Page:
Asman said the discovery could help explain why there is more matter than antimatter in the universe, a riddle that has eluded scientists for years.
"When matter is created, it's created with equal amount of matter and antimatter," she says. "So the problem we have then is why are we here containing only matter?
Arthur McDonald has described the publicity surrounding winning the Nobel Prize for physics as "a very daunting experience, needless to say."
Speaking by phone to the Nobel ceremony in Stockholm, he said his eureka moment was when it became clear that his experiment had proven witih great accuracy that neutrinos change from one type to another as they travel from the sun to Earth.
Asked about impact of the discovery, McDonald said that if you don't know whether neutrinos have mass, it is diffcult to understand how to incorporate them into basic theories of fundamental physics. So finding that they have mass helps in that regard.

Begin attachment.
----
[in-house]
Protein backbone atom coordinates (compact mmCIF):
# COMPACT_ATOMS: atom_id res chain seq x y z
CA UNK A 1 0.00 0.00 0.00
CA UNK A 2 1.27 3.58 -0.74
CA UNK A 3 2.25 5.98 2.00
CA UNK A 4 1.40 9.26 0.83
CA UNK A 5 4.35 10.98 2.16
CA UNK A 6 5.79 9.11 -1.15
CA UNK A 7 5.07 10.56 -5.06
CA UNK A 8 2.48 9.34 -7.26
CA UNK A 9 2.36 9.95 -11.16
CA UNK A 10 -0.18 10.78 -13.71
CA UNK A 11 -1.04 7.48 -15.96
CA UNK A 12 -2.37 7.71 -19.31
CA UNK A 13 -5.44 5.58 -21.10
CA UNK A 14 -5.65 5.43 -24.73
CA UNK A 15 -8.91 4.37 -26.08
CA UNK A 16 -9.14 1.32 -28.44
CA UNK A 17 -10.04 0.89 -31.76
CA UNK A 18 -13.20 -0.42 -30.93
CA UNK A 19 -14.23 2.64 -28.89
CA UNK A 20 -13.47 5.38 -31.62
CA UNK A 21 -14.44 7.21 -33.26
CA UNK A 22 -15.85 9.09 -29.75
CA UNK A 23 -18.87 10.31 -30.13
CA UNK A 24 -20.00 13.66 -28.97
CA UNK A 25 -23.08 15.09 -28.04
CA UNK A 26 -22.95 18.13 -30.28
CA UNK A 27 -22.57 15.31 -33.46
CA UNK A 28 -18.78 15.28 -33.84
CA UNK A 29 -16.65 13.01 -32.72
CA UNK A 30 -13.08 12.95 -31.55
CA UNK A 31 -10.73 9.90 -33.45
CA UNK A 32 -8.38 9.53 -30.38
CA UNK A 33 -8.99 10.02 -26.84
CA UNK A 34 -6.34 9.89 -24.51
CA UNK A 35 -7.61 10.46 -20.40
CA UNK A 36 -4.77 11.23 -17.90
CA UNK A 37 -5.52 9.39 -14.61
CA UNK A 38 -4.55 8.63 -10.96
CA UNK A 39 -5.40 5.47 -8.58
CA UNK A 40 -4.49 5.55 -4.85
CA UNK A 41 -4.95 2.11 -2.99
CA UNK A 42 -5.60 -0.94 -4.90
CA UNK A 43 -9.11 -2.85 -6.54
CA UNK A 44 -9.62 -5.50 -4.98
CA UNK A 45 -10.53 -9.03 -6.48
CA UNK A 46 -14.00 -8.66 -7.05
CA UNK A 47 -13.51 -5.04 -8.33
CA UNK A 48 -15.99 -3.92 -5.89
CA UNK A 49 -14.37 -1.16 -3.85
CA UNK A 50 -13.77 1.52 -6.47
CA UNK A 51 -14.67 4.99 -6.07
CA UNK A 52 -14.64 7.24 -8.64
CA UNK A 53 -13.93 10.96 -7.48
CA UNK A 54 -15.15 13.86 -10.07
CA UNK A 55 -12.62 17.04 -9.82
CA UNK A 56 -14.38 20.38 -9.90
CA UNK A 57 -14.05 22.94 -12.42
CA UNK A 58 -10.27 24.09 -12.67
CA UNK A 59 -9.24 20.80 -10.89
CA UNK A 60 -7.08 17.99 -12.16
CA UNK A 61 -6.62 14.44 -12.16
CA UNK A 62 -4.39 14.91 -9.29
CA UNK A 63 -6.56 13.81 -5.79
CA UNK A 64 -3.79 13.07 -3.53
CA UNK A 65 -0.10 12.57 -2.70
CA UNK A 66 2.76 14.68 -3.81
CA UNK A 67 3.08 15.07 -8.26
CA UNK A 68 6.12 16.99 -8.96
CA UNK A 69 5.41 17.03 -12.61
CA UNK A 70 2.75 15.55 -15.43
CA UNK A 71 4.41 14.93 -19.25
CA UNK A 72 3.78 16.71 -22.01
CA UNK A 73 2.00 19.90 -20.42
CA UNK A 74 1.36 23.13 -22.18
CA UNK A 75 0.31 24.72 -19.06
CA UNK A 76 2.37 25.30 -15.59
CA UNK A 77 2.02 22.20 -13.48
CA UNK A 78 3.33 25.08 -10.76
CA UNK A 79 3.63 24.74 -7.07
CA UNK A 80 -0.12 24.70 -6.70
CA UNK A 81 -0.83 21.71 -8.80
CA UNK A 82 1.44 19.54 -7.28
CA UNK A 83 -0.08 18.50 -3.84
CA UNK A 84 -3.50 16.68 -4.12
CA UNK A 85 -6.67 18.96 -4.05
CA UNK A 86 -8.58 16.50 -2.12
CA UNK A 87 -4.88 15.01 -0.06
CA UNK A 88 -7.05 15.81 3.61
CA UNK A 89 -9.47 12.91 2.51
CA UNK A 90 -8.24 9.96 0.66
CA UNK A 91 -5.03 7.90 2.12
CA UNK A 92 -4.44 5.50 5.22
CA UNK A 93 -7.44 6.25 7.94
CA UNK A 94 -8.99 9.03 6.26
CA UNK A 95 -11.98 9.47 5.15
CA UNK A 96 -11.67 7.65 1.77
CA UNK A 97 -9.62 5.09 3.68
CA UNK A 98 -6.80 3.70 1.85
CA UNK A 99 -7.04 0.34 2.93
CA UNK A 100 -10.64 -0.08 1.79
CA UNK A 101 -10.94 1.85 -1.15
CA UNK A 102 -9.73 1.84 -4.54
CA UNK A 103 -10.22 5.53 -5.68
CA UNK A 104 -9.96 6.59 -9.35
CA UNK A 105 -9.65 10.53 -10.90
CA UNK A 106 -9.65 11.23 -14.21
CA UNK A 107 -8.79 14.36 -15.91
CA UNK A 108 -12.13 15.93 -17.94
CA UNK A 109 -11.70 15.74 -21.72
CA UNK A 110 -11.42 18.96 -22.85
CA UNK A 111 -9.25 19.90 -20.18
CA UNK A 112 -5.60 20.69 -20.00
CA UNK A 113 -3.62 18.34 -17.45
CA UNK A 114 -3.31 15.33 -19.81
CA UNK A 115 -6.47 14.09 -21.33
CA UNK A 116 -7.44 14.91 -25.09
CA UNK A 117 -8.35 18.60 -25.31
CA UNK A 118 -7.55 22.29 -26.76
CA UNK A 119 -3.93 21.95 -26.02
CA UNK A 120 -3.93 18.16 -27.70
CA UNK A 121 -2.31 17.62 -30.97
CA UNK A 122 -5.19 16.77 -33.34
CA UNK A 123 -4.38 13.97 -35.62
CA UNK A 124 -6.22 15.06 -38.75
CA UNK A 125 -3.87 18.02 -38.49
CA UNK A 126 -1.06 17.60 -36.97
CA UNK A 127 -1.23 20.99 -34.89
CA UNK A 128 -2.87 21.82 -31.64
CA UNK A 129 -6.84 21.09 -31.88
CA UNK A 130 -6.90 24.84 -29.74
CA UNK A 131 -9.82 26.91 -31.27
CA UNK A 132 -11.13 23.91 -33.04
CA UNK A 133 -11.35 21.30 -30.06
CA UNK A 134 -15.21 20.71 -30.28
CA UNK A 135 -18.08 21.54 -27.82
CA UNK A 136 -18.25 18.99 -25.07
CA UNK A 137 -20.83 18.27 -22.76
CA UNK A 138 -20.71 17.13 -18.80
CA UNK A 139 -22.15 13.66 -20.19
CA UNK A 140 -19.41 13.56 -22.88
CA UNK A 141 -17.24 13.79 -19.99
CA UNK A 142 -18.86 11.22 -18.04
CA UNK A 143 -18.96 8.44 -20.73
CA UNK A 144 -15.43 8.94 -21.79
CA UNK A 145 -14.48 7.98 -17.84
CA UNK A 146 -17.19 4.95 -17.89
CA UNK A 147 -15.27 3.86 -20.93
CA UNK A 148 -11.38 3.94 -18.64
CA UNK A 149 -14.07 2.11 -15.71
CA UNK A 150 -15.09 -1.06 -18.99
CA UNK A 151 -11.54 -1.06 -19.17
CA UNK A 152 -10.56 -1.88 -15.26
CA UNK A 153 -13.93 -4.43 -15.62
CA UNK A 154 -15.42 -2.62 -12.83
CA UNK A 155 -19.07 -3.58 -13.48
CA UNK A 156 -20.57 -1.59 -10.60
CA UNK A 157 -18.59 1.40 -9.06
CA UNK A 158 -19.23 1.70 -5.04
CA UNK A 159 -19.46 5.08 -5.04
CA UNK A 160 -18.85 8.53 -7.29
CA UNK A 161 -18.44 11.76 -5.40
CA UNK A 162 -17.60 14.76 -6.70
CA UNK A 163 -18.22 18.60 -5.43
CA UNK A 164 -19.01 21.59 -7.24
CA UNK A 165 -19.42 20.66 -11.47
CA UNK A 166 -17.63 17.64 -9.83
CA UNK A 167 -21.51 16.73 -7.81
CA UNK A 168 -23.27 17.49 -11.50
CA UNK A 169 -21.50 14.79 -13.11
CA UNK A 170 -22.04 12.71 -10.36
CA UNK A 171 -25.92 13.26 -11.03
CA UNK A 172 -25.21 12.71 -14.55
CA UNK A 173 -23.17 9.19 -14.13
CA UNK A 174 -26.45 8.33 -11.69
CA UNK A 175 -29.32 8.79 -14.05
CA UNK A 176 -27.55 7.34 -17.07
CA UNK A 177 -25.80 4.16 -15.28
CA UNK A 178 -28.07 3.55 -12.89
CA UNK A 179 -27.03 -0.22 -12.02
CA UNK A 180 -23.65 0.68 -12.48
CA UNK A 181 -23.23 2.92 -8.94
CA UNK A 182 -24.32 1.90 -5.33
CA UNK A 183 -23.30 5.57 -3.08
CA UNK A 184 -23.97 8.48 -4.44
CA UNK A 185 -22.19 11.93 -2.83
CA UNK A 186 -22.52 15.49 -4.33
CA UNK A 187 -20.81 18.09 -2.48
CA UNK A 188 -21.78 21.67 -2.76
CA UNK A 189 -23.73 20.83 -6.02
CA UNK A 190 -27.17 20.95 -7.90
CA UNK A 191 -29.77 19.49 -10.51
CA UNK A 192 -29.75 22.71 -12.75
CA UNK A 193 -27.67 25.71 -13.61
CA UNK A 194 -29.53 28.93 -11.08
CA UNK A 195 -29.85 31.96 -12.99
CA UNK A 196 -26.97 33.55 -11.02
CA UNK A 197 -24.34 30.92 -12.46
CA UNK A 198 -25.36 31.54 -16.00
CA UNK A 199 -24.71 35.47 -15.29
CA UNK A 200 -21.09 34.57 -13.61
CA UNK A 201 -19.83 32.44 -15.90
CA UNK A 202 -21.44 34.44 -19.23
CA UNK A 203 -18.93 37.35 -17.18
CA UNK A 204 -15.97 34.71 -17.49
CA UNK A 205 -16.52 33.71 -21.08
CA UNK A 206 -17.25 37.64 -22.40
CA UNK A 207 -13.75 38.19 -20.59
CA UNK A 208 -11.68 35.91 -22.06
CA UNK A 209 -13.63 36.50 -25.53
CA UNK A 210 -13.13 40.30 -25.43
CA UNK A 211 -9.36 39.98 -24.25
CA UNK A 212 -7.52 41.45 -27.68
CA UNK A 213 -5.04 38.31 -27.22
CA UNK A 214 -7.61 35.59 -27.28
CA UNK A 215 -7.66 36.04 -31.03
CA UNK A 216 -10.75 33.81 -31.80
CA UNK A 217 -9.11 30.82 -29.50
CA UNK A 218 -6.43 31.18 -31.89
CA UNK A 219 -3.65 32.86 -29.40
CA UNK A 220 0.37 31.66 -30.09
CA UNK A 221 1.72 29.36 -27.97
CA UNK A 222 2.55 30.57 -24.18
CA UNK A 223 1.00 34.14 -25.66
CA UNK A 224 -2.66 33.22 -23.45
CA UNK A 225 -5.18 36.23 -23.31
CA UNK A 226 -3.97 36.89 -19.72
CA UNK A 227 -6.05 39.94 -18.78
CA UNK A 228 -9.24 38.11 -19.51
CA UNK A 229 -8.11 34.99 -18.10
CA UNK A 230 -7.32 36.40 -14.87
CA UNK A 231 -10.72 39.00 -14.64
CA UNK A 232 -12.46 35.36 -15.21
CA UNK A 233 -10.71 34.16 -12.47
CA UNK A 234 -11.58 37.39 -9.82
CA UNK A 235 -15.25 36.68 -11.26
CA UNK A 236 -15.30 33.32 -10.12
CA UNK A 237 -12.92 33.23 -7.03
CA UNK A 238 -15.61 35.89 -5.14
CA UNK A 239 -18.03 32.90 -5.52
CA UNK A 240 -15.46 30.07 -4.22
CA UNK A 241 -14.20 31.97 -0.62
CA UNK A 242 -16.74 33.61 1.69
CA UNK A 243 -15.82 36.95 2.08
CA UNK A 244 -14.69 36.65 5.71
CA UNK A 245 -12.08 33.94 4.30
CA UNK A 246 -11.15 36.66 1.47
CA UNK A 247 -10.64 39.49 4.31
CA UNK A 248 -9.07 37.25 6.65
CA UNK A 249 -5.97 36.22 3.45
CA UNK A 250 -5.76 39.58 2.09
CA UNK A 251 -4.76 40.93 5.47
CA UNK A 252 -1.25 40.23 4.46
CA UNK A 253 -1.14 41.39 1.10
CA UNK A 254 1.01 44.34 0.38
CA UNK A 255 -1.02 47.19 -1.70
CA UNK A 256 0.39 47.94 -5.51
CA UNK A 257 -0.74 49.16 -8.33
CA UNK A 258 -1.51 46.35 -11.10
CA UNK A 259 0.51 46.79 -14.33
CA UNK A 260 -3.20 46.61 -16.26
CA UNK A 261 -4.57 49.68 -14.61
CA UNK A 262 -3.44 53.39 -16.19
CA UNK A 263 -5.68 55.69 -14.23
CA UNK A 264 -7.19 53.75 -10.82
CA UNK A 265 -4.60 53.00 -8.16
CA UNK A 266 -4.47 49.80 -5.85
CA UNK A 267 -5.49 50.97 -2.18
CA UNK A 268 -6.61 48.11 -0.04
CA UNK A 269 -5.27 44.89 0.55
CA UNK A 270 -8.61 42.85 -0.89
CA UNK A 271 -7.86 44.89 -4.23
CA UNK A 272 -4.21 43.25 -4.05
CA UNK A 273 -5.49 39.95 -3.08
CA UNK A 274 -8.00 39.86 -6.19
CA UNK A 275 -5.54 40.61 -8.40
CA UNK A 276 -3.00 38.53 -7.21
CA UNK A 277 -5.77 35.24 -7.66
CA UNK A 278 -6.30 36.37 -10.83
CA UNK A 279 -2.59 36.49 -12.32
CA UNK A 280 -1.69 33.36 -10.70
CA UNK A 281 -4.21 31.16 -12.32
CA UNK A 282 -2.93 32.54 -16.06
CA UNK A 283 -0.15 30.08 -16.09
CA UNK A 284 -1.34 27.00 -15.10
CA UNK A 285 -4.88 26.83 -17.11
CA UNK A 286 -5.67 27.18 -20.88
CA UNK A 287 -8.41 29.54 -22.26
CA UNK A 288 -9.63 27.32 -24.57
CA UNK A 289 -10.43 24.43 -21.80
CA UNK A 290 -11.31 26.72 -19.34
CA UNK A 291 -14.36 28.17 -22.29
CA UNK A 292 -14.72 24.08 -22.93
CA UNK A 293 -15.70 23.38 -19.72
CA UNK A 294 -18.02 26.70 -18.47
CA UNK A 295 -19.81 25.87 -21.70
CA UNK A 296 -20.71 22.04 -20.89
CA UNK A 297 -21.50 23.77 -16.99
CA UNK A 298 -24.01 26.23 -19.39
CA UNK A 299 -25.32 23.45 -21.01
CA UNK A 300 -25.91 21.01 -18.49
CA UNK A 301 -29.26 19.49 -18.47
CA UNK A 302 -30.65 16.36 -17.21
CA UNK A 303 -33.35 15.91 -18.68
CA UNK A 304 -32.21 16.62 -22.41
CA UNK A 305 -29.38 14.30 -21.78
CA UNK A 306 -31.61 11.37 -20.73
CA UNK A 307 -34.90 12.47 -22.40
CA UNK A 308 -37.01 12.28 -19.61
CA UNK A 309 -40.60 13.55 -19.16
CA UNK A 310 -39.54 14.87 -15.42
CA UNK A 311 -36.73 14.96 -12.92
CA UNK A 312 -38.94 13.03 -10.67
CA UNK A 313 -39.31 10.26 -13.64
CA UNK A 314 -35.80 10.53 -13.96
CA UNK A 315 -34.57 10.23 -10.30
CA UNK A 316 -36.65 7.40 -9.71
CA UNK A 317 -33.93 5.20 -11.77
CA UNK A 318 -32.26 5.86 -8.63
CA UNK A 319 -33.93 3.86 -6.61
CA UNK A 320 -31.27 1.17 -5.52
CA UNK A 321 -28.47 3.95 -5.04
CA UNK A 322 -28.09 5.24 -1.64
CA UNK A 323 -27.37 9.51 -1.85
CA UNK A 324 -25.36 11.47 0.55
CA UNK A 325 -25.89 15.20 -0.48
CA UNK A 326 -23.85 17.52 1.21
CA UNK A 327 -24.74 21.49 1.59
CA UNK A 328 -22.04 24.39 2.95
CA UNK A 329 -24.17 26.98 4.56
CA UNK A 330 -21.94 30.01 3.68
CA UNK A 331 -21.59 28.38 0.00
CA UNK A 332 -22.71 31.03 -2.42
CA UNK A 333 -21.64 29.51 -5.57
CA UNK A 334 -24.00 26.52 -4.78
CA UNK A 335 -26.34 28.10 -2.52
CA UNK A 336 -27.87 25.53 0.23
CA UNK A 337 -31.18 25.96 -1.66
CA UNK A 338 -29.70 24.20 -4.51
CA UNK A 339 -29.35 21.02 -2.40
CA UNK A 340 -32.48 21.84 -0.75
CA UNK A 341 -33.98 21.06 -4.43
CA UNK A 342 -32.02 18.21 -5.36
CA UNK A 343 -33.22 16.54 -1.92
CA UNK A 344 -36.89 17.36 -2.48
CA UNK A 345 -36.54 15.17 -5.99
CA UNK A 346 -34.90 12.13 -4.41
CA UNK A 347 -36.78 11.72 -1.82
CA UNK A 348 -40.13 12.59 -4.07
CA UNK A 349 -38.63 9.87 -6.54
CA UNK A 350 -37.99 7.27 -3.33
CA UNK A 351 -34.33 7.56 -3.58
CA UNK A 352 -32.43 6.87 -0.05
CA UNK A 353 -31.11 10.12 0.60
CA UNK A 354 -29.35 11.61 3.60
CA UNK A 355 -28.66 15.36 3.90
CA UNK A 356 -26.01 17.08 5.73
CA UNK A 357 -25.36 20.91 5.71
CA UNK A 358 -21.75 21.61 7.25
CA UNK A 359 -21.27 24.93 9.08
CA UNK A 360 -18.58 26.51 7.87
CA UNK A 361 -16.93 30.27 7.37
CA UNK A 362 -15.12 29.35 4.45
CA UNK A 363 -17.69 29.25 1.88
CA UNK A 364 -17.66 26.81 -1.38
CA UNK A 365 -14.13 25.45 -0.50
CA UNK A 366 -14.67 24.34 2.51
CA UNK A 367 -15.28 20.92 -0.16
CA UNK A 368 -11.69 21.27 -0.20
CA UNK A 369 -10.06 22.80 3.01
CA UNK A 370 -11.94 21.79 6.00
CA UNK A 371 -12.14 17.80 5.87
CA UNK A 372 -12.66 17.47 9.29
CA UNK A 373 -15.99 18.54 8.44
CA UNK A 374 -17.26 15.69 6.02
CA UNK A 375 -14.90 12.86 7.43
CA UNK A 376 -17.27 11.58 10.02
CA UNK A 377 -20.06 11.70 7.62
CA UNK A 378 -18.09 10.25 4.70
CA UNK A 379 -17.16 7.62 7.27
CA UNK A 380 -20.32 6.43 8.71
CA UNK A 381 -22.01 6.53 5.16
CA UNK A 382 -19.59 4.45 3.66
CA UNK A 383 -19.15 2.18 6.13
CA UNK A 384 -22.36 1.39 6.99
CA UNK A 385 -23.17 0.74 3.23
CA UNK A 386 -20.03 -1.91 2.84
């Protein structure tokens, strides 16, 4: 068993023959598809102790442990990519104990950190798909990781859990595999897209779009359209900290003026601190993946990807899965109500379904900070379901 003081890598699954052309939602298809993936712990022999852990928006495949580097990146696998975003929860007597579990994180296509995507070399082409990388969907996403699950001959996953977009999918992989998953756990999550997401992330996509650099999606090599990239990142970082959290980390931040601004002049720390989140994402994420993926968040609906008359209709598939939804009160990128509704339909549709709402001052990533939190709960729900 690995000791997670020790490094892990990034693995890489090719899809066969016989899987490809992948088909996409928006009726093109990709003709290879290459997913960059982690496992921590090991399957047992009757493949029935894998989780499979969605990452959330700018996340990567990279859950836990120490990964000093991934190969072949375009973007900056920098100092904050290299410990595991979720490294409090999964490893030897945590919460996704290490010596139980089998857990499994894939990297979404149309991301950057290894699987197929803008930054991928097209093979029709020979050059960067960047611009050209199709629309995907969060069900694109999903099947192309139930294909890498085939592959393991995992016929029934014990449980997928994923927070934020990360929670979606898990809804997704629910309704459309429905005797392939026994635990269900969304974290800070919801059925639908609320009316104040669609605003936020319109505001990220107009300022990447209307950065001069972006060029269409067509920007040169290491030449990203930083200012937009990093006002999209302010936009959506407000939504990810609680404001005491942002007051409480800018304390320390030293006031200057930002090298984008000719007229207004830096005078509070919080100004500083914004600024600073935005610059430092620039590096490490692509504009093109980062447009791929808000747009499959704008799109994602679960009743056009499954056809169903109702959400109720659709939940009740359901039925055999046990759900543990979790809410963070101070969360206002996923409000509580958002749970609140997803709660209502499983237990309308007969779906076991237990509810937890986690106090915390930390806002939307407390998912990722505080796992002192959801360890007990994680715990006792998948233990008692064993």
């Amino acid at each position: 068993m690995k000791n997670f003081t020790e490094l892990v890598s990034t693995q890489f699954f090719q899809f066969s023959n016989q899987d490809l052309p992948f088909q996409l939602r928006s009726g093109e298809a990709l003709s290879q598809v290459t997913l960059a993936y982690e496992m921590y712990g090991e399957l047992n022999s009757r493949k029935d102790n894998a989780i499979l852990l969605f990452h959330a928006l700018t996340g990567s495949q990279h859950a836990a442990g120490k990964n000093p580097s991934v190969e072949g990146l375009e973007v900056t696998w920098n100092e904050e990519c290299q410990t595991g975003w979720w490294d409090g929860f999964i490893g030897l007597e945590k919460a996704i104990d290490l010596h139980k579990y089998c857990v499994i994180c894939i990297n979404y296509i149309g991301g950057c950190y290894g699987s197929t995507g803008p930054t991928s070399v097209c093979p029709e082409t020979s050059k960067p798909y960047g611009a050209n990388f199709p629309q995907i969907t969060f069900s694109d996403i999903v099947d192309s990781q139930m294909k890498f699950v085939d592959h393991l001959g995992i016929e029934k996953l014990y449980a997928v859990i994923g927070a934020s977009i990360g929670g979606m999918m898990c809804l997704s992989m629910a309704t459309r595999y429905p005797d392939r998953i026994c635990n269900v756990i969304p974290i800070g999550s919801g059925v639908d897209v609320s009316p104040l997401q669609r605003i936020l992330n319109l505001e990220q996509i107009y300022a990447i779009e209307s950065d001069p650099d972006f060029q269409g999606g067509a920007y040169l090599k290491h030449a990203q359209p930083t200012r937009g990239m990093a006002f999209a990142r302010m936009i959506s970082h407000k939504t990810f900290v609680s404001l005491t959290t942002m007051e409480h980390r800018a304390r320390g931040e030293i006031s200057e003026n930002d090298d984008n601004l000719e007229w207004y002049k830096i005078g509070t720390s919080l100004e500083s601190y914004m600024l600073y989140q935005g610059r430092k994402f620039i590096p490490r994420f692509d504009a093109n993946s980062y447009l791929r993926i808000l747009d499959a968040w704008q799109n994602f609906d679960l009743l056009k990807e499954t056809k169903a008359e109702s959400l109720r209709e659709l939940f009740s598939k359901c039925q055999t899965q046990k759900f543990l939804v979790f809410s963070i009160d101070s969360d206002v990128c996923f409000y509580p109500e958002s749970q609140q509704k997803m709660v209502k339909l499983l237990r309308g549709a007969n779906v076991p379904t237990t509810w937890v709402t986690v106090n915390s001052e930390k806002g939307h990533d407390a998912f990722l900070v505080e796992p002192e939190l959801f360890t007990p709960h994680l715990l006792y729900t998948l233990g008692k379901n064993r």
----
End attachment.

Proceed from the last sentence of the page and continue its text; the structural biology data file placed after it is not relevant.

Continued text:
Asked what other questions about neutrinos remain to be answered, McDonald said that scientists would like to know what the actual mass of the neutrino is. And experiments are looking at whether there are other types of neutrinos beyond the three clearly observed.
Takaaki Kajita and Arthur McDonald have won the 2015 Nobel Prize in physics.
The Royal Swedish Academy of Sciences cited the researchers "for the discovery of neutrino oscillations, which shows that neutrinos have mass."
Neutrinos are particles that whizz through the universe at nearly the speed of light.
The winner or winners of this year's Nobel Prize in physics are set to be announced at 0945 GMT by a committee at the Royal Swedish Academy of Sciences.
Since the Nobel Prizes were first handed out in 1901, 198 laureates have received the physics award. Only two were women.
American scientist John Bardeen is the only person to have won the physics award twice, in 1956 and 1972.
On Monday the 2015 Nobel Prize in medicine went to scientists from Japan, the U.S. and China who discovered drugs that are now used to fight malaria and other tropical diseases.
The prize announcements continue with chemistry on Wednesday, literature on Thursday, the Nobel Peace Prize on Friday and the economics award next Monday.
The item timed at 5 p.m. has been corrected to show that the first of the expert is Hitoshi, not Satoshi.